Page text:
Spinifex pigeon

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Spinifex pigeon
Spinifex pigeon Jim Bendon.jpg
Geophaps plumifera
Conservation status
Scientific classification
Kingdom: Animalia
Phylum: Chordata
Class: Aves
Order: Columbiformes
Family: Columbidae
Genus: Geophaps
Species: G. plumifera
Binomial name
Geophaps plumifera
Gould, 1842
Geophaps plumifera3 - Christopher Watson.jpg

The spinifex pigeon (Geophaps plumifera) is a bird found in Australia.

There are only two Australian pigeon species with an erect crest: the spinifex pigeon and the crested pigeon. The spinifex pigeon is the smaller of the two, measuring between 20 to 24 centimetres (8 to 9.6 inches). There are three races; the white-bellied spinifex pigeon, Geophaps plumifera plumifera, which is found in the arid areas of northwestern and northern Australia, Geophaps plumifera leucogaster with a variable extent of white on the belly, of central Australia and north-western Queensland, and the red-bellied spinifex pigeon, Geophaps plumifera ferruginea, which is found in the Pilbara, Western Australia.[2]

Otherwise, all races have plumage that is rusty-coloured and blends into the red soils of the arid areas. They also have a bright red facial patch around the eye with a ring of black and grey facial patches. The pigeons have black striations on their wings. The sexes are difficult to distinguish.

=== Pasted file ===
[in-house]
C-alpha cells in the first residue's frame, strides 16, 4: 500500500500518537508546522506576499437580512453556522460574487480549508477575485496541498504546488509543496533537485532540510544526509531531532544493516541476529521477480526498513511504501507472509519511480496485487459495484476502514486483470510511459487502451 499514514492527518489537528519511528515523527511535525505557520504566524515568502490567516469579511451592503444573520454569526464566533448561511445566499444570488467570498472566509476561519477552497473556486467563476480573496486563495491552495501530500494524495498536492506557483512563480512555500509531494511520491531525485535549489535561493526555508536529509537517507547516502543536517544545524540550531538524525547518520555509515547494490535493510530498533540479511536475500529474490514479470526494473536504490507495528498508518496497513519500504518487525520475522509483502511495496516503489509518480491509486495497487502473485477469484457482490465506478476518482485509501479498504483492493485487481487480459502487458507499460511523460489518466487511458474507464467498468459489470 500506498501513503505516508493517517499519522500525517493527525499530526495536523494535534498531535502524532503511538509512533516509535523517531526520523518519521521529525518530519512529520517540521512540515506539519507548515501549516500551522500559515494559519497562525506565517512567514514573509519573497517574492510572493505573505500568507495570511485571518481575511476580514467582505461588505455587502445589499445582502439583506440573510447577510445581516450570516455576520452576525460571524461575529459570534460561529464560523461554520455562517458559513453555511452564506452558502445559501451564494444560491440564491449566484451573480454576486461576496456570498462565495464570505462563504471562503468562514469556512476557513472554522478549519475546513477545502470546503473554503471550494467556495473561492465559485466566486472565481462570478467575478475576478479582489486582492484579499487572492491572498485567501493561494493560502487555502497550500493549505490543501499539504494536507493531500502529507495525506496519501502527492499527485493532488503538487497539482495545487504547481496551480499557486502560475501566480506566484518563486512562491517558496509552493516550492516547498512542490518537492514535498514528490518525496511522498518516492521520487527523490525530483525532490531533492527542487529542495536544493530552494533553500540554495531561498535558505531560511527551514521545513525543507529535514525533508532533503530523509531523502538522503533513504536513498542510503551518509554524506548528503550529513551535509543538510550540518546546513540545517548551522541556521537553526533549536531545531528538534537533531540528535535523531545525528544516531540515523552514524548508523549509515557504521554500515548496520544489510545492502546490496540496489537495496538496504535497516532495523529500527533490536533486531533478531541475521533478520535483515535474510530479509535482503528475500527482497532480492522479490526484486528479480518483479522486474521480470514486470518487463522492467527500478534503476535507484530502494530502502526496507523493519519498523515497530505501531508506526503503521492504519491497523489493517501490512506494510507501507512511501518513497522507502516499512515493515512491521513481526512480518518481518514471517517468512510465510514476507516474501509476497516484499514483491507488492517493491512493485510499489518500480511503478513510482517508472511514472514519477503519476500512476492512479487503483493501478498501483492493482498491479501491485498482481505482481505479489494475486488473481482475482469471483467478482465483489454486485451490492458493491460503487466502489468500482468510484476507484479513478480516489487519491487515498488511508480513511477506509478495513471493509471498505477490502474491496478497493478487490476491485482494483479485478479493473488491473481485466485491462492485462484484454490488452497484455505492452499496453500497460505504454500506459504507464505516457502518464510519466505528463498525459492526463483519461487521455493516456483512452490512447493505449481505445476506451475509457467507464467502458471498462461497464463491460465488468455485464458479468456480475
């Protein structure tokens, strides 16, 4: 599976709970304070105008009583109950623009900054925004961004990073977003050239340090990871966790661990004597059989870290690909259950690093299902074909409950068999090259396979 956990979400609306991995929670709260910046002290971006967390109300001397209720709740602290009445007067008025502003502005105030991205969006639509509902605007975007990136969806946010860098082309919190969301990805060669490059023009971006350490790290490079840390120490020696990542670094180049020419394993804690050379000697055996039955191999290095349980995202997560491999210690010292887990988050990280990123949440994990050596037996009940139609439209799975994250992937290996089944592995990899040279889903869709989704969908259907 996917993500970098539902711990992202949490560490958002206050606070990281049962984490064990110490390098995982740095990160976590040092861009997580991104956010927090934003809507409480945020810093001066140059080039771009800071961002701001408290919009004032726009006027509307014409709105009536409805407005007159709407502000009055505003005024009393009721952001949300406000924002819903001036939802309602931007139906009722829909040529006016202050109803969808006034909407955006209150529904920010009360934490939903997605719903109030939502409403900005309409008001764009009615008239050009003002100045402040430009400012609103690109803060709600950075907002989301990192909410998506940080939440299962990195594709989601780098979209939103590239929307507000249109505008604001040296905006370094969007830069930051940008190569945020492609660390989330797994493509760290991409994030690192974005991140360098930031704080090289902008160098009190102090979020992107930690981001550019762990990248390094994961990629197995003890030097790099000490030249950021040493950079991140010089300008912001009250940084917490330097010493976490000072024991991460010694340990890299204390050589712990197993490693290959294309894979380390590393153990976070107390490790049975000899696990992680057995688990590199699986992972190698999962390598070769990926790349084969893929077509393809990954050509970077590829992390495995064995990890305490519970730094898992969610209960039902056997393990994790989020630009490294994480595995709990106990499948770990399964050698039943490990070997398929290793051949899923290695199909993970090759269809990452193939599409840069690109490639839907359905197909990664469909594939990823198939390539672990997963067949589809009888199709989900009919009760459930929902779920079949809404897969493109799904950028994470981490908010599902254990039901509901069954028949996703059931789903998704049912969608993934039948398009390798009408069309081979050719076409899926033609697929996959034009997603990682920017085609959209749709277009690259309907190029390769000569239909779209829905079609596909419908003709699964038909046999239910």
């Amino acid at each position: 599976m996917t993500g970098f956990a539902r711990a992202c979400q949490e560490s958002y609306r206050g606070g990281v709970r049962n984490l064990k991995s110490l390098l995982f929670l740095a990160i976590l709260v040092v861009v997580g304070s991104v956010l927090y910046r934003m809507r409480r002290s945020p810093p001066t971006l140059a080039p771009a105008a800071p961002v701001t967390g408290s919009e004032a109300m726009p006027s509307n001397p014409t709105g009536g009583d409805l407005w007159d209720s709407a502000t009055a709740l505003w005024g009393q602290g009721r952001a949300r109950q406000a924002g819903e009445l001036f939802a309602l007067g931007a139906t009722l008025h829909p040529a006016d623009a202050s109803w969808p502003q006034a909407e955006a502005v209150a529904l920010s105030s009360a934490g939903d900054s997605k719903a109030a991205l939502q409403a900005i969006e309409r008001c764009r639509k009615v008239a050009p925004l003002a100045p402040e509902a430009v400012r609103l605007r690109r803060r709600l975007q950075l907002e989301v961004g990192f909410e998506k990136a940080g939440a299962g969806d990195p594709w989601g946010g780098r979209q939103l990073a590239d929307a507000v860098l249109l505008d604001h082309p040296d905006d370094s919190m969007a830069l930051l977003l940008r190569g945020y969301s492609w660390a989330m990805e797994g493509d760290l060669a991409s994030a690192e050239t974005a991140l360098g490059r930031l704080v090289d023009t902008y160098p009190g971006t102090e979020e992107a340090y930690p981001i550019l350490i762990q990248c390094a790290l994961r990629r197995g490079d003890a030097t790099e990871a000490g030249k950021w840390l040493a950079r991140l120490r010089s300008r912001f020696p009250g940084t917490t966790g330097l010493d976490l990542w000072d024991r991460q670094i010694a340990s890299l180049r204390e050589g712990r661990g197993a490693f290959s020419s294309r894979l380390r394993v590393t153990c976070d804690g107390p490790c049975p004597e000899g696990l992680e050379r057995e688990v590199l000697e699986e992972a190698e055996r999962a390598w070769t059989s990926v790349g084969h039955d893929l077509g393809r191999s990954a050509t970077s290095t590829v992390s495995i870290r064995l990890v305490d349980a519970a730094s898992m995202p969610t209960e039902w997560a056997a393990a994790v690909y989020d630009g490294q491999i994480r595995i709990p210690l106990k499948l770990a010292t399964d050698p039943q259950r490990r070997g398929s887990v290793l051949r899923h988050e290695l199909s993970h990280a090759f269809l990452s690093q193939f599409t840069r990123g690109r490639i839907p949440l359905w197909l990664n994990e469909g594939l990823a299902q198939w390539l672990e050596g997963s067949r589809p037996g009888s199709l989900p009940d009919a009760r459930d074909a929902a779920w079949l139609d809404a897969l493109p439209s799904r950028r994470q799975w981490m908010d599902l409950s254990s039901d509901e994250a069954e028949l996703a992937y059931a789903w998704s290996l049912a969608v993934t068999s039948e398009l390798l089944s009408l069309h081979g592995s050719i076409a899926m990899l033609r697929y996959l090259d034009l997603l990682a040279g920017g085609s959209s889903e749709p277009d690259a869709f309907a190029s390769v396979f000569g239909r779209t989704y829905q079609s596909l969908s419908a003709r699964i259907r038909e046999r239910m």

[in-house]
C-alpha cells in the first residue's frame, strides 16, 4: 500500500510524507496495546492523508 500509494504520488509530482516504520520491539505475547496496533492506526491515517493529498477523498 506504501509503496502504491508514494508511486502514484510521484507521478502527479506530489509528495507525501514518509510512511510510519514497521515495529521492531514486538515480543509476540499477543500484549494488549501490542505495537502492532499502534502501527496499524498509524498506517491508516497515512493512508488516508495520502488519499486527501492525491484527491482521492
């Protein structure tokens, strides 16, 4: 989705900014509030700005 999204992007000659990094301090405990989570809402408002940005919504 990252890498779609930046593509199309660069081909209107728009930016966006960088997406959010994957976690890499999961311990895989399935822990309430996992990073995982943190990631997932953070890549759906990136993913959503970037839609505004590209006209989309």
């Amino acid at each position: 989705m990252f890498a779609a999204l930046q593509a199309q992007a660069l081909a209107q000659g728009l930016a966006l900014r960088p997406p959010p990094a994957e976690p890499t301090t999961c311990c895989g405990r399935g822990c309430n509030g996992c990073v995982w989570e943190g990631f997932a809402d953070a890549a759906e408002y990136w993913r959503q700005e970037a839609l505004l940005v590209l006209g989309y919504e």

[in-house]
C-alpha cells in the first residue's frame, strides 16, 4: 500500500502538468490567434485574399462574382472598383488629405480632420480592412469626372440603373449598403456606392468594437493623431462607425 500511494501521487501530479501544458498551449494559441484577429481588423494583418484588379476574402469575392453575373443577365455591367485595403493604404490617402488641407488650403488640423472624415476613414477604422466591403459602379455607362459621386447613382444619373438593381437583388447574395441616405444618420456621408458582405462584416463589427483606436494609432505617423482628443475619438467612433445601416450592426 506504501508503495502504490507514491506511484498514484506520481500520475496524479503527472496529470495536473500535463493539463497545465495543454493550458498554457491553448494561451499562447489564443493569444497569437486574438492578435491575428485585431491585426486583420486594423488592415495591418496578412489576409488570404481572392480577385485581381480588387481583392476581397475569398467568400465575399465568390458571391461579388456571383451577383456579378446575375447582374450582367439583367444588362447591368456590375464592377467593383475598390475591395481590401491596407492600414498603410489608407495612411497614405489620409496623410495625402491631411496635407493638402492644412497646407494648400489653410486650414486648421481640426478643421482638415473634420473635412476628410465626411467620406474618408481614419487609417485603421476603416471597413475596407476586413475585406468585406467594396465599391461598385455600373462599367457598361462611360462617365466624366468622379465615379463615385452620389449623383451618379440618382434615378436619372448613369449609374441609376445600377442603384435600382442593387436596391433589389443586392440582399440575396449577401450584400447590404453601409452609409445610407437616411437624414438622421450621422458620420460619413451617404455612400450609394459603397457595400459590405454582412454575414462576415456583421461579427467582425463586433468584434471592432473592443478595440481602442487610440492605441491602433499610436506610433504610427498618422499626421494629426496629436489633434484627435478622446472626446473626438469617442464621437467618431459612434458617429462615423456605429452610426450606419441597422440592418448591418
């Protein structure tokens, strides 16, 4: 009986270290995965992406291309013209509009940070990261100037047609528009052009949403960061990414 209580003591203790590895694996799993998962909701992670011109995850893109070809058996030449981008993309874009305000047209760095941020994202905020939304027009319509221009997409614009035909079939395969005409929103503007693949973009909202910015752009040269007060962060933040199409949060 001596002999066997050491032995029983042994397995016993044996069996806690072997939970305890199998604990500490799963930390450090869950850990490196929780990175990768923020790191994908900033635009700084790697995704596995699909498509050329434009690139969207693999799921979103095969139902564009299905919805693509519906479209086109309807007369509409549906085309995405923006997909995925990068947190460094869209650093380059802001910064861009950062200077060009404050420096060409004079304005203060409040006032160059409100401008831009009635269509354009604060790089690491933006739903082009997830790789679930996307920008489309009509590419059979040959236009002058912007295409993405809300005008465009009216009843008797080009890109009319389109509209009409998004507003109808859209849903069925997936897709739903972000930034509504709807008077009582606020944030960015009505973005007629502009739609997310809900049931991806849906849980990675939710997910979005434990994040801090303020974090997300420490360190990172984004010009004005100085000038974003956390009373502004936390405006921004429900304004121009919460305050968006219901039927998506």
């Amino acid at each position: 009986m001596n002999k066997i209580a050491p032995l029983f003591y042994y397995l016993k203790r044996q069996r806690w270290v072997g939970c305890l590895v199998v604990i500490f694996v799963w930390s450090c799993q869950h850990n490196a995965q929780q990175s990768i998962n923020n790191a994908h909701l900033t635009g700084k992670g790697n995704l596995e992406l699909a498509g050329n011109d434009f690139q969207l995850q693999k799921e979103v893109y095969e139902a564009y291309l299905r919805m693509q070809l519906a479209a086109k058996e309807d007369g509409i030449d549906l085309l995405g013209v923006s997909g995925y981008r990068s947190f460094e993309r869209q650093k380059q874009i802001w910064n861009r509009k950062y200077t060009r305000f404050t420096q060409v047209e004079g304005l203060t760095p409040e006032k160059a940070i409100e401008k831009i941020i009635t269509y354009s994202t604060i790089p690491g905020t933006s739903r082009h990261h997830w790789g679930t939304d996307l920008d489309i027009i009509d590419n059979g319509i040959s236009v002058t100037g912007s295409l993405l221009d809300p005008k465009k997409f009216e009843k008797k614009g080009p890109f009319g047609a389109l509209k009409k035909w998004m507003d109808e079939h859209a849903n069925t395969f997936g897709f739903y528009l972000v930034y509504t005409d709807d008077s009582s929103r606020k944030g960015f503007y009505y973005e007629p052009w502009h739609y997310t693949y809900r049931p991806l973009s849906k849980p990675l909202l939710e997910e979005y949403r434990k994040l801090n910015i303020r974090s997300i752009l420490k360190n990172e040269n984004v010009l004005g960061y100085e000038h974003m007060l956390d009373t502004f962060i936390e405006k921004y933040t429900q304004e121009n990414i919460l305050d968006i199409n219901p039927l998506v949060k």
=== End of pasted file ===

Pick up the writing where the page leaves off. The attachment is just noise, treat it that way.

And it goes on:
Generally they live in stony areas with low woodlands and spinifex grasses. They are nomadic and terrestrial. The pigeons are seed eaters and are dependent on waterholes recharged by wet season monsoonal rains and showers. As the dry season progresses, they concentrate around the ever-decreasing water sources. They are often found in pairs or groups.

Their flight is low and fast, often flipping and gliding in the flight. Their call is a soft, high-pitched coo or cooloo coo; a deep guttural coo-r-r-r.[3]

The species breeds in spring and summer or after rain. Two white eggs are laid in the shelter of a spinifex bush.[4]

References[edit]

  1. ^ BirdLife International (2012). "Geophaps plumifera". IUCN Red List of Threatened Species. Version 2013.2. International Union for Conservation of Nature. Retrieved 26 November 2013. 
  2. ^ Morcombe, Michael (2000). Field Guide to Australian Birds. Archerfield Q.Australia: Steve Parish Publishing. p. 158. ISBN 174021417 X. 
  3. ^ Pizzey, G.; Knight F. (1997). Field Guide to the Birds of Australia. Australia: HarperCollins. ISBN 0207196915. 
  4. ^ Trounsen, Trounsen. Australian Birds: A Concise Photographic Field Guide. Cameron House. ISBN 1-875999-47-7. 

External links[edit]